Umlilo’s new documentary shines spotlight on queer people’s reality

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Black sheep has a repertoire for telling authentic African stories and this documentary is no exception. Photo: Supplied
Black sheep has a repertoire for telling authentic African stories and this documentary is no exception. Photo: Supplied

REVIEW


Mask documentary

4/5

Available on YouTube:

 


With a Constitution perceived to be one of the most progressive not only in Africa but in the world, especially in the context of queer rights, South African queer people continue to face violence at the hands of their own communities and the Constitution itself.

Non-binary multidisciplinary artist Siya “Umlilo” Ngcobo aka the Kwaai Diva, has taken control of that narrative with their new avant-garde documentary Mask.

A collaboration with Black Sheep Productions and ALV, the documentary highlights the violence that has ravaged the LGBTQIA+ community. Based on Umlilo’s life, music and journey, it tells a very real story of the African queer diaspora and the real flaws in the protection of LGBTQIA+ people.

With a grayscale grade that creates a nostalgic atmosphere, the documentary beautifully pays homage to queer people – those who have fought and continue to fight – for the equal liberation of their community.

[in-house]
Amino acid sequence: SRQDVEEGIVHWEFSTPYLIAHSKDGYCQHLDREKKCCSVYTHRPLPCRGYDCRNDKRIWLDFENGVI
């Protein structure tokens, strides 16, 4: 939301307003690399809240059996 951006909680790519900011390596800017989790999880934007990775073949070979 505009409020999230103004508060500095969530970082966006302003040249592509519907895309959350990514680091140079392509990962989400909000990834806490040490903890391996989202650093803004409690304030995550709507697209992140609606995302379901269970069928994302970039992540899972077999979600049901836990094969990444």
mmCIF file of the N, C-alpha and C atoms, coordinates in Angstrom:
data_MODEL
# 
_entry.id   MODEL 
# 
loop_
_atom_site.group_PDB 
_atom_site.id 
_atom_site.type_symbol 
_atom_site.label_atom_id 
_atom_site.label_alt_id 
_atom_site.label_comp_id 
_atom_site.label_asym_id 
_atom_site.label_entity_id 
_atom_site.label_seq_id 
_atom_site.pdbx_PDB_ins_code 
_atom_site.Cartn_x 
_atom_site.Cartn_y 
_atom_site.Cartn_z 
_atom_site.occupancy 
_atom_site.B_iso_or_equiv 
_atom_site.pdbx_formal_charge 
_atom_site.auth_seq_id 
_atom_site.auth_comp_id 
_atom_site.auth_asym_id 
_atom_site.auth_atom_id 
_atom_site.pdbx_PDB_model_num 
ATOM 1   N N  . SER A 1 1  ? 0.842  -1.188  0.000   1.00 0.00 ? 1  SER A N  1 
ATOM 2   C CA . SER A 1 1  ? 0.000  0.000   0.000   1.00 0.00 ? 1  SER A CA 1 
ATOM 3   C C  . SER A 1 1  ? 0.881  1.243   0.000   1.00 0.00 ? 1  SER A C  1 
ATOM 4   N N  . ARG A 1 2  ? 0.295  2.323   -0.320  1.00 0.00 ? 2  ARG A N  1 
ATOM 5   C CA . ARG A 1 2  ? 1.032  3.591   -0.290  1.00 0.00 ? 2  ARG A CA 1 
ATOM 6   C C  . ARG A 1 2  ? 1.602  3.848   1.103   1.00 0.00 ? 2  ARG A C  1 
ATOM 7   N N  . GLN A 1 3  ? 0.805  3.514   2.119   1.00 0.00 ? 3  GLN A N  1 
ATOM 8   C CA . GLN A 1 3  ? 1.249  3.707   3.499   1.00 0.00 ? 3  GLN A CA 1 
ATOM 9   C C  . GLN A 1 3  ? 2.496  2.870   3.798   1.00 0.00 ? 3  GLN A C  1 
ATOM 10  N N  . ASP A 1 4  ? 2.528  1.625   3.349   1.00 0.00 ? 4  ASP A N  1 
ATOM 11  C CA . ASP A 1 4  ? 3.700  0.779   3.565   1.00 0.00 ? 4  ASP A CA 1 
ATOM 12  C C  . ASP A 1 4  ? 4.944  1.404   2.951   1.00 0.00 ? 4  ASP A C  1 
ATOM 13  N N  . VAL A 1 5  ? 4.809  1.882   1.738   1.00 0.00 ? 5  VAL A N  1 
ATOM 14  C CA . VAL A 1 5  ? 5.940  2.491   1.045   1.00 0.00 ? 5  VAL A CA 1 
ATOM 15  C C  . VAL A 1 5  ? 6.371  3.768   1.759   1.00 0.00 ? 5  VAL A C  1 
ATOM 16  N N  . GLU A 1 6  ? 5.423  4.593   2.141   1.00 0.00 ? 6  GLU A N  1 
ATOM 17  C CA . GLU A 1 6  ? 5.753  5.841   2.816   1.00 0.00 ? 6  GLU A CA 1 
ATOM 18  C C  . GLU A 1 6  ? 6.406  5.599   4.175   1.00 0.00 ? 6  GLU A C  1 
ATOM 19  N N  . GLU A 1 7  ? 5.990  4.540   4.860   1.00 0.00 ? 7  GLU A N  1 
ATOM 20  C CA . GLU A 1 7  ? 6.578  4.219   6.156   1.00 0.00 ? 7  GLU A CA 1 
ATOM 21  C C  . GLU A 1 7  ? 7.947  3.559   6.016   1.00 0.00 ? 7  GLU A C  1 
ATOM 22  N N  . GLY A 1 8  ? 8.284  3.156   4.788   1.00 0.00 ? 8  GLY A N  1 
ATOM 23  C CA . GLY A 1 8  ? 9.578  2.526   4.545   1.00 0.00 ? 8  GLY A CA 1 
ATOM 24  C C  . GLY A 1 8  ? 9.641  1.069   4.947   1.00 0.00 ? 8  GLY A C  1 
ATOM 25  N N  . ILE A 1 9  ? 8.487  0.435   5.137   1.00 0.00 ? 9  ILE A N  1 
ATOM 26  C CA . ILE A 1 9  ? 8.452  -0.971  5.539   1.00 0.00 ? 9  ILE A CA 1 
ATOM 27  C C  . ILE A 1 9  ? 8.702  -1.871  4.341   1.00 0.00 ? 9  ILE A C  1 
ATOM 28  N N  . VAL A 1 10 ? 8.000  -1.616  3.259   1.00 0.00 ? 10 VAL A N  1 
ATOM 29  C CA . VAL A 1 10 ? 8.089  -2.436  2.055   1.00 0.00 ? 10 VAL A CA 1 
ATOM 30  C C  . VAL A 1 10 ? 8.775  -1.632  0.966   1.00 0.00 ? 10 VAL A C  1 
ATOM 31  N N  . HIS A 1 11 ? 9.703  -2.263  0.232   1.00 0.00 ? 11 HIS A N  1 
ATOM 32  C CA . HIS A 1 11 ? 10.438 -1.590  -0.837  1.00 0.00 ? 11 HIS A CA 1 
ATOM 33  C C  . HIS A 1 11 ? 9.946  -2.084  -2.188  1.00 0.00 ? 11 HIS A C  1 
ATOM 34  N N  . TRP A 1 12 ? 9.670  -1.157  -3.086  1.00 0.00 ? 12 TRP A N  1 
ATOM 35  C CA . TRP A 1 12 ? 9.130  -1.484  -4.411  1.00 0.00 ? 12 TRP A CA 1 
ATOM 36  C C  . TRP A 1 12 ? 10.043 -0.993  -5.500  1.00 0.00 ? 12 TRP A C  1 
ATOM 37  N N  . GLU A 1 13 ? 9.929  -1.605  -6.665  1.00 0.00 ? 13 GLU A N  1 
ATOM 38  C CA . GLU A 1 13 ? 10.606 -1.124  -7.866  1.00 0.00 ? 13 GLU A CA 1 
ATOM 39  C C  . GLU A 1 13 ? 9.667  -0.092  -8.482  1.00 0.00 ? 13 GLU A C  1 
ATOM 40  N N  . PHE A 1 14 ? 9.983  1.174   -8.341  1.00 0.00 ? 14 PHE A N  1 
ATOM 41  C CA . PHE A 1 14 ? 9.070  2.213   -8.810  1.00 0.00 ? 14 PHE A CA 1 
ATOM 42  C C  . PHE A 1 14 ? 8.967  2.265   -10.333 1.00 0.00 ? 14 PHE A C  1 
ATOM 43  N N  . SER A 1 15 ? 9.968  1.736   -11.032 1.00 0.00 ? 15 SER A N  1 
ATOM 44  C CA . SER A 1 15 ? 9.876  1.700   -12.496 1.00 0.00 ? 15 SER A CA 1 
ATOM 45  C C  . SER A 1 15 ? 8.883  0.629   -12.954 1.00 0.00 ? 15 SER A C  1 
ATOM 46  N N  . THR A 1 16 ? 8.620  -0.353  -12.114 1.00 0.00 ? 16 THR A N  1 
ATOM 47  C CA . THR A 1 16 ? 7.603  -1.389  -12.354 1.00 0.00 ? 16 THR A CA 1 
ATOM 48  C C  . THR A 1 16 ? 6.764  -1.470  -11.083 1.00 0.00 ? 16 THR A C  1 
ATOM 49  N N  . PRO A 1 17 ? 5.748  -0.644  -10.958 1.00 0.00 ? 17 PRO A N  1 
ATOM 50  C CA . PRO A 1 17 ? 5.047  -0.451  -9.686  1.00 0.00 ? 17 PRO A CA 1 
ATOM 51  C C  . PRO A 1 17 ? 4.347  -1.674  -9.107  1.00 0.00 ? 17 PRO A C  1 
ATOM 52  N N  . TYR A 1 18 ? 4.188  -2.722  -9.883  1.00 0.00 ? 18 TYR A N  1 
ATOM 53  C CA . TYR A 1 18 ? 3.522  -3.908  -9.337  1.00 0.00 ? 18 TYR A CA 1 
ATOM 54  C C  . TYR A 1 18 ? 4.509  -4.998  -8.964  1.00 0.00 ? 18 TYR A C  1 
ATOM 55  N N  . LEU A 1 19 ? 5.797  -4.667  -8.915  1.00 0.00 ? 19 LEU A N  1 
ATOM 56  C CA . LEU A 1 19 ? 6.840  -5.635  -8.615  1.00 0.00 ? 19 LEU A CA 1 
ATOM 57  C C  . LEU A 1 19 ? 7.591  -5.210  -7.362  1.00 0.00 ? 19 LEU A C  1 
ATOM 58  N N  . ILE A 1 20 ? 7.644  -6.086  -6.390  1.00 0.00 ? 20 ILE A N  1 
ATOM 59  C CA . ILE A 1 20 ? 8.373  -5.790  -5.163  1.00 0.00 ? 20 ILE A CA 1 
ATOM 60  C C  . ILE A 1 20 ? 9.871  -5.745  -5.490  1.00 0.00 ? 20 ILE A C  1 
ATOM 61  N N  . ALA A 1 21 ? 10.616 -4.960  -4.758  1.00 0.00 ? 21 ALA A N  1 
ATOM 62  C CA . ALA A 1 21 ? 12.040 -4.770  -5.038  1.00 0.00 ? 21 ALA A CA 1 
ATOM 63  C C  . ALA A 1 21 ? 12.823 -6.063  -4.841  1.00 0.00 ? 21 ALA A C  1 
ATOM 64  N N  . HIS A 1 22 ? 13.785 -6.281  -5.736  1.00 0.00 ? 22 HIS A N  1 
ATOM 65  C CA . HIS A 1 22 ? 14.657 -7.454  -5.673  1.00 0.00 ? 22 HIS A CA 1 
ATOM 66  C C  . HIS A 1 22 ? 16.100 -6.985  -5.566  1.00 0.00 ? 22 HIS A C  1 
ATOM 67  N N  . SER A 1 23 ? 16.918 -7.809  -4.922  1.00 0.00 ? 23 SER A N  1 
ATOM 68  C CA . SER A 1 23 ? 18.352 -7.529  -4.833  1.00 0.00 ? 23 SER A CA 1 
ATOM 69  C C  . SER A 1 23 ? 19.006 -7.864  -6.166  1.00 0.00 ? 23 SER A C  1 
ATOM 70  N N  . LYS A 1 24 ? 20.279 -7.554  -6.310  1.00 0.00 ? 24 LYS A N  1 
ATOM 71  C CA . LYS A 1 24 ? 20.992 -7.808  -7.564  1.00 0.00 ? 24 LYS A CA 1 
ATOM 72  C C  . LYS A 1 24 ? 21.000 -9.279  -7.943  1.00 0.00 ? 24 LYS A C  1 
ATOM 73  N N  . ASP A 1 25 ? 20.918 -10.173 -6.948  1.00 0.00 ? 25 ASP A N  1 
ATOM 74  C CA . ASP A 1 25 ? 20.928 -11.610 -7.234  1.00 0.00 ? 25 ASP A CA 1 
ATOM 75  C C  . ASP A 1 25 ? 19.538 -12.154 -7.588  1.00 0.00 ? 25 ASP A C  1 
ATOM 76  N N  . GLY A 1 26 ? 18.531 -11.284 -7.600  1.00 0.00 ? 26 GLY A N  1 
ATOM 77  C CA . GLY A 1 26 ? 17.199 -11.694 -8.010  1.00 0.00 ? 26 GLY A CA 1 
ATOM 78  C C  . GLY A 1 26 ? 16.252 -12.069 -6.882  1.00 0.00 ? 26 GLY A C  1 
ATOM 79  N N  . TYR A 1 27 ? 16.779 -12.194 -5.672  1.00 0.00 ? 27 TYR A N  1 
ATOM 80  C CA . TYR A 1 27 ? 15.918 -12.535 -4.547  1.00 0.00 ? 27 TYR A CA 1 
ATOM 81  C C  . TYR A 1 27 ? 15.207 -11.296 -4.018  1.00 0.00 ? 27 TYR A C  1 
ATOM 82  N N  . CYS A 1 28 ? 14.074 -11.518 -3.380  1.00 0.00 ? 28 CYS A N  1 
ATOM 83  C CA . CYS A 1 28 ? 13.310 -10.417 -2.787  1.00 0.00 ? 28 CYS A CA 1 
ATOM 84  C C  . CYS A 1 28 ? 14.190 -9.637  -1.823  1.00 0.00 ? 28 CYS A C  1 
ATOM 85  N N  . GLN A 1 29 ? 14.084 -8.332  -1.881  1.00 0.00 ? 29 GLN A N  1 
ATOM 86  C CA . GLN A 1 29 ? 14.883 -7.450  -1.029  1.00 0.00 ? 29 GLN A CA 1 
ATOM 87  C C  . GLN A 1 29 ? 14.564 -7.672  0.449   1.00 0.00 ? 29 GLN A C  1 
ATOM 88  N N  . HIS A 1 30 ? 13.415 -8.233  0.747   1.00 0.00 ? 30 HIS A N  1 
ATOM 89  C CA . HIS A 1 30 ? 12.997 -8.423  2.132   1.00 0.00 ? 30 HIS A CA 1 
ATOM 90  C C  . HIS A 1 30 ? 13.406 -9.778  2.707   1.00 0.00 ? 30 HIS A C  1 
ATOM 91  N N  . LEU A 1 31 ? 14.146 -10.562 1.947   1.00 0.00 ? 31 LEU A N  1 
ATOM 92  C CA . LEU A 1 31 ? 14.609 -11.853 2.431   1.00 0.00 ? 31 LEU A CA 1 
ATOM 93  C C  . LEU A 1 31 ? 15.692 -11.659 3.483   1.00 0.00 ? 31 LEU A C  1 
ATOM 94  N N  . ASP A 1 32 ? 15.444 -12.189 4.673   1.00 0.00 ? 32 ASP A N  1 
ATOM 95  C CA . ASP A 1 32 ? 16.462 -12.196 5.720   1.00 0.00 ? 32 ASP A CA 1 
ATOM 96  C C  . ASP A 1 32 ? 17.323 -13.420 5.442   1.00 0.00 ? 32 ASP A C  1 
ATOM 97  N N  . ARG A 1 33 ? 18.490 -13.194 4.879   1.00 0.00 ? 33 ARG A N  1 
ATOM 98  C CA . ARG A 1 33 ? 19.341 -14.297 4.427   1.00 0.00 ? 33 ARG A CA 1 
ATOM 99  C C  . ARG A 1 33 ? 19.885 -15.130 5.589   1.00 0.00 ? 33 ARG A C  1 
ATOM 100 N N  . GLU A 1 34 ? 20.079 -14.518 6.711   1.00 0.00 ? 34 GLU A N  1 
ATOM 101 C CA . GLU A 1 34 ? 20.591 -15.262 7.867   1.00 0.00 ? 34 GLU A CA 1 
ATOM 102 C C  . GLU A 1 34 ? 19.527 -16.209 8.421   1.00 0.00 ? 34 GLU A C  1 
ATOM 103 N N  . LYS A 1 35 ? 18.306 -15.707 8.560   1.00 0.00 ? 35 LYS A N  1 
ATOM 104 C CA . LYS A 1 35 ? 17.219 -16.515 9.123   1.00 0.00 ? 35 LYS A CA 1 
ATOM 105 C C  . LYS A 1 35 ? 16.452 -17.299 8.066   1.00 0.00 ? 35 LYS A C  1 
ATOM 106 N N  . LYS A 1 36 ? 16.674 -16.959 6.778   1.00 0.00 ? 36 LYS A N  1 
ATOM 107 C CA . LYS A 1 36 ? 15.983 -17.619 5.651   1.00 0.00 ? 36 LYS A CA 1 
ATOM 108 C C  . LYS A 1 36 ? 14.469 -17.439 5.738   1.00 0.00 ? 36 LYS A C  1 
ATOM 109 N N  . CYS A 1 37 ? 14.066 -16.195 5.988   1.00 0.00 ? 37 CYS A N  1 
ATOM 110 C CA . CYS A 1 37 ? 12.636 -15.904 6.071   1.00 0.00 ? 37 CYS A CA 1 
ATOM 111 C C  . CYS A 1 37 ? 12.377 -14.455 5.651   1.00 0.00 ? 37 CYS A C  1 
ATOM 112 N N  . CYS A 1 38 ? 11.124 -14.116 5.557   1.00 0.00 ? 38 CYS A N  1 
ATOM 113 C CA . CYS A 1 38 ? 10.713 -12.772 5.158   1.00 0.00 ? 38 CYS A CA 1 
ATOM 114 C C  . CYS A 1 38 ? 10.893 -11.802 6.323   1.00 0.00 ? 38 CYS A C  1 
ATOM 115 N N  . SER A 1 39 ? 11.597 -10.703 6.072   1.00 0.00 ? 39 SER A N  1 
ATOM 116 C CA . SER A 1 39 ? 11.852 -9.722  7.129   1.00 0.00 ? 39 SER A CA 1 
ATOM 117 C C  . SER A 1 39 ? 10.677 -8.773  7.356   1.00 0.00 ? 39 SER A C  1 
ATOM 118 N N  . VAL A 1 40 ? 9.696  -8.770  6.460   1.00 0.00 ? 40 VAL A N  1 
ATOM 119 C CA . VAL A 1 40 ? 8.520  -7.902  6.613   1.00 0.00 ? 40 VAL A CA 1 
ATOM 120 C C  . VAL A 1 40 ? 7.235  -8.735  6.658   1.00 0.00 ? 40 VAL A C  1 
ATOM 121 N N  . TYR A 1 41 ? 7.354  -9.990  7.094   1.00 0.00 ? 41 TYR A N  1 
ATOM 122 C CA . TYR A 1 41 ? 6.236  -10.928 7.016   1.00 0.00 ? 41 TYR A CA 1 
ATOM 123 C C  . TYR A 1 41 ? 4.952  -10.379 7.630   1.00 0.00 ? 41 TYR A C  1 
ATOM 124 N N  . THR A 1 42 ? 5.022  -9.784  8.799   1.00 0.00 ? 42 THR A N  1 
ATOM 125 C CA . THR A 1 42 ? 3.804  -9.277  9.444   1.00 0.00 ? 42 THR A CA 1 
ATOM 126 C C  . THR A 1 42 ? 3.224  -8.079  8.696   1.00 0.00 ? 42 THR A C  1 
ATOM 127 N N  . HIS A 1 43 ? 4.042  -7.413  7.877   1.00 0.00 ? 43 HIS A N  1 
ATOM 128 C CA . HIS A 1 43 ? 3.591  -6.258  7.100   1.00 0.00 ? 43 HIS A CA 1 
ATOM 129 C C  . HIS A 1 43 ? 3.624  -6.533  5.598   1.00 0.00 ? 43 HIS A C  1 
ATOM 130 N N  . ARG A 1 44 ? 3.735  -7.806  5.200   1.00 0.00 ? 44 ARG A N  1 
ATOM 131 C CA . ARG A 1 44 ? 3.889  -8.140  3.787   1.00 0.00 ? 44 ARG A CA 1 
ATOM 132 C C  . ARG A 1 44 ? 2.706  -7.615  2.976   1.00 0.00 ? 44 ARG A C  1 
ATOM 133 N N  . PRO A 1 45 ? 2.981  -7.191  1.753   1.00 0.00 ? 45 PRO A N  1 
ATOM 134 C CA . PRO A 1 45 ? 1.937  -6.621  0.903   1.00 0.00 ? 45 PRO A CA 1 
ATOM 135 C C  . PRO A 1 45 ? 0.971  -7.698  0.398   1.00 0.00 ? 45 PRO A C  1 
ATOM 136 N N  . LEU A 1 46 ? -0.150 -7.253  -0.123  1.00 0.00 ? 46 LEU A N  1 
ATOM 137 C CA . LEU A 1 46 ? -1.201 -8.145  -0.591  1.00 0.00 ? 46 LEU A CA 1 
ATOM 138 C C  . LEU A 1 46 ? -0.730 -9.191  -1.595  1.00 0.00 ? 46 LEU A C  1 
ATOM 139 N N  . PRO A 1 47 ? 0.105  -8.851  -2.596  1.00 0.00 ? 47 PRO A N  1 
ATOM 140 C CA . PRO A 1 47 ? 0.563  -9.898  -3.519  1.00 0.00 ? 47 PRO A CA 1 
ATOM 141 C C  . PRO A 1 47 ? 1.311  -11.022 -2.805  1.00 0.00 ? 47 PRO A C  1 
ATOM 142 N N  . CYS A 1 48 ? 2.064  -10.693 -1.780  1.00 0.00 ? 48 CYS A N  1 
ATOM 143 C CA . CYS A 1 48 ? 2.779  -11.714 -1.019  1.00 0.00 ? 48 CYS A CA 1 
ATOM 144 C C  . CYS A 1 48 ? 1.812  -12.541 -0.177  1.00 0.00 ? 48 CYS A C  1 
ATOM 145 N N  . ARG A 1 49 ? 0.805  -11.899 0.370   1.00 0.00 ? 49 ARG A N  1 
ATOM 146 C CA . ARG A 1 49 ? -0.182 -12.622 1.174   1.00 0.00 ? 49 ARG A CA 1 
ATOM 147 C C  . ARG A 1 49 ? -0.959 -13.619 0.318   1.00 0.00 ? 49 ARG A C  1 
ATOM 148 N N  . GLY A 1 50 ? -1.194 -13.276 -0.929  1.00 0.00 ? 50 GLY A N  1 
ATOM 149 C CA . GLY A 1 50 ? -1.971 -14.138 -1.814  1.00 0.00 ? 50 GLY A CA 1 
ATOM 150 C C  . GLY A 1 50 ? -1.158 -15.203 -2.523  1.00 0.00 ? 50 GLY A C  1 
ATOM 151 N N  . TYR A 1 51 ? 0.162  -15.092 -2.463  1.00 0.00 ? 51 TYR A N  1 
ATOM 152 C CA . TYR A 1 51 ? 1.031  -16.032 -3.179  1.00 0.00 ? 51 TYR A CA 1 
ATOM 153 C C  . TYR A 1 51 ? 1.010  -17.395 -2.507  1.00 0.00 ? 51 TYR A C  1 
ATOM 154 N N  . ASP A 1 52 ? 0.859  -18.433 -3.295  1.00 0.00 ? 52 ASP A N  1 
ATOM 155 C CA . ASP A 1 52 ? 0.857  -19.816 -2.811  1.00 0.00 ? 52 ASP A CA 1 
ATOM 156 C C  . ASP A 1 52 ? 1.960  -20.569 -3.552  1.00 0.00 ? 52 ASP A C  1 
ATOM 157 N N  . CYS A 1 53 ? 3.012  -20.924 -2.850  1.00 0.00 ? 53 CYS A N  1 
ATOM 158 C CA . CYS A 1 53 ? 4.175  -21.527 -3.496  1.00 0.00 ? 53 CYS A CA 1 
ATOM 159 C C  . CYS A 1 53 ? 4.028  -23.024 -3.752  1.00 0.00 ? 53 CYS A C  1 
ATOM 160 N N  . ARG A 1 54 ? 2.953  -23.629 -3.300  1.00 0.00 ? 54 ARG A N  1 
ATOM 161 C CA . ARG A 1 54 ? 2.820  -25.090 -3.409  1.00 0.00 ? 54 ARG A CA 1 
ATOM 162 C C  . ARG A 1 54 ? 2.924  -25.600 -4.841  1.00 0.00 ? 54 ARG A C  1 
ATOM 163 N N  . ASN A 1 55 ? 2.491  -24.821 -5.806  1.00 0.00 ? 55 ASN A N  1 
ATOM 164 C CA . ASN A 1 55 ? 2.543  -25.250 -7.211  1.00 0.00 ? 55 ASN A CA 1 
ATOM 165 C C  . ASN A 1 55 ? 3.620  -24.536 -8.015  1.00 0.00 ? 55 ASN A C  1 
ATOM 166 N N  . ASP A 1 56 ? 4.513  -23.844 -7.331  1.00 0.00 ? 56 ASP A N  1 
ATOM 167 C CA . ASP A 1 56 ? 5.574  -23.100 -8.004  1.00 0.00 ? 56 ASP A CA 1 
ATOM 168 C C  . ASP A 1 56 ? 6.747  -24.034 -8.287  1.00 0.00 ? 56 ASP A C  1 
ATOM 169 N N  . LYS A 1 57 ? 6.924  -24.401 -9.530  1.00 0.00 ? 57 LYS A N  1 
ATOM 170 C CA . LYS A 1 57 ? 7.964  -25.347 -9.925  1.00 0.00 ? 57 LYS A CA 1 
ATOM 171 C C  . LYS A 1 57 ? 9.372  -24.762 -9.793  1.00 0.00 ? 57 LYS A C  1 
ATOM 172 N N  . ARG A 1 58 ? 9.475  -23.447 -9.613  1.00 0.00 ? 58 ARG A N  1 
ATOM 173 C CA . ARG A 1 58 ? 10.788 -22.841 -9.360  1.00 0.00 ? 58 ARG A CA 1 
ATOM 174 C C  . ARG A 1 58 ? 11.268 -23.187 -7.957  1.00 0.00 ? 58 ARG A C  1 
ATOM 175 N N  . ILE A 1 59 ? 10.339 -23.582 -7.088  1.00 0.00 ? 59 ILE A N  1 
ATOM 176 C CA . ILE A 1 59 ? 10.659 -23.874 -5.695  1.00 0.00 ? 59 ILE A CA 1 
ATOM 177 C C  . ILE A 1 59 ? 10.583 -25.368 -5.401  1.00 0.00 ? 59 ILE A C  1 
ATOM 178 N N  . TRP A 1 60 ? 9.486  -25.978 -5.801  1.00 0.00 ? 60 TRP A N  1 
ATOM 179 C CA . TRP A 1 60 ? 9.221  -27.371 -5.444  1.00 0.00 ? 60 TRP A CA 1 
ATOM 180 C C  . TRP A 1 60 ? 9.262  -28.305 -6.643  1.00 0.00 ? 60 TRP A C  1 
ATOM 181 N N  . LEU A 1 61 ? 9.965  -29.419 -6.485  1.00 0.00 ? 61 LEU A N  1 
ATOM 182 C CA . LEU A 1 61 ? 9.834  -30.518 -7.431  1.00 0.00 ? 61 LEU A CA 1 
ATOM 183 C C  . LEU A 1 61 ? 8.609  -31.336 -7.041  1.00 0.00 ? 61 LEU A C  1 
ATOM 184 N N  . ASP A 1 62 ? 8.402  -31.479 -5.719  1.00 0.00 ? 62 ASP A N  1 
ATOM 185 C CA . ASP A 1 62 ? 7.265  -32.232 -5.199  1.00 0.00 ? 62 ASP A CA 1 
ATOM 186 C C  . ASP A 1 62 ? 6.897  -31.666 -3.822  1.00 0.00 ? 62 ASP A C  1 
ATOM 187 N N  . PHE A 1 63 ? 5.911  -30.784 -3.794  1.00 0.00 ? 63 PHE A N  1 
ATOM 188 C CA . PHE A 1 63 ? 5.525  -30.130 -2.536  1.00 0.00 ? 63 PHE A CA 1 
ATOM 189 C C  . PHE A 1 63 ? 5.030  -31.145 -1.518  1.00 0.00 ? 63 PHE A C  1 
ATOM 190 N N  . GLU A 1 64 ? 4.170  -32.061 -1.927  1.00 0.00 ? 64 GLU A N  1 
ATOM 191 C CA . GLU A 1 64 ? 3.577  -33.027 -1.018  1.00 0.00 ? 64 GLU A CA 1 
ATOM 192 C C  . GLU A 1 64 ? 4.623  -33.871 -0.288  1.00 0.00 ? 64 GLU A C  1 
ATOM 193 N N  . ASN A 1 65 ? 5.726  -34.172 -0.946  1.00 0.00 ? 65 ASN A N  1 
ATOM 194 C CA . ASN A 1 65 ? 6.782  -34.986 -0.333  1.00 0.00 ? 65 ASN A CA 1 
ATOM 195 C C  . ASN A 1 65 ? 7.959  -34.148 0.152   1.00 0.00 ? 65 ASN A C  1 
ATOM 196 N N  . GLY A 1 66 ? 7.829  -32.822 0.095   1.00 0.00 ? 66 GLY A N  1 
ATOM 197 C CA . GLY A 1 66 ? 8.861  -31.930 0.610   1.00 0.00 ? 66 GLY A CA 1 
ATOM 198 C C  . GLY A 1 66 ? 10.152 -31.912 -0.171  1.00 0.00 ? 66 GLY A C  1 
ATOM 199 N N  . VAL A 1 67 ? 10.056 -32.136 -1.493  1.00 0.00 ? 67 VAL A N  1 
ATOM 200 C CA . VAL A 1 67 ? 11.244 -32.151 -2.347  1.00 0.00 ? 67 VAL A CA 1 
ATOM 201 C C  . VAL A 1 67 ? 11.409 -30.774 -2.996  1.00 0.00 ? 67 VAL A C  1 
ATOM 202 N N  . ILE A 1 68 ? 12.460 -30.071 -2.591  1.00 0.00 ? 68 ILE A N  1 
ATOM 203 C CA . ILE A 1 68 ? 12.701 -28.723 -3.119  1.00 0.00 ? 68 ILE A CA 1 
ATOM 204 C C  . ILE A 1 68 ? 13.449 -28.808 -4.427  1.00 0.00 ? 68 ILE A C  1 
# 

READ: Photos | #JusticeForQueerSA: ‘Don’t ever be afraid to show your colour’

While still able to truly capture the beauty of queer culture through Umlilo’s self-expression, highlighting the most positive parts of a culture that is so rich in history, Mask also intensifies the reality of a queer person’s existence in South Africa. And it reaches an intersectionality which touches on the brutal reality that femme presenting people face.

With thought-provoking conversations about the difficulties of being recognised as a trans or gender non-binary person by society and the Constitution, Mask introduces us to the complexities of gender, sexuality and the erasure of gender-neutral people in South Africa.

Black Sheep has a repertoire for telling authentic African stories and this documentary is no exception.

With the help of Swiss journalist and director Cristina Karrer, Mask tells a story of strength, and of discovery, but also manages to contextualise a very real and dark reality for queer people through the eyes of one intergalactic shape-shifter as they describe themselves to be.

This collaborative venture encapsulates the best parts of storytelling, by using one unique story to reflect the realities of many.

What’s next for Umlilo? An album, which is a continuation of their activism through their art, dealing with black trauma, grief through the Covid-19 pandemic. Their fight for the recognition of equality of gender-neutral and femme bodies in our Constitution continues.

Also on offer for their fans is the live streaming of their concert Lockdown Jams. Kwaai Diva will perform some of their most critically acclaimed songs for their fans.


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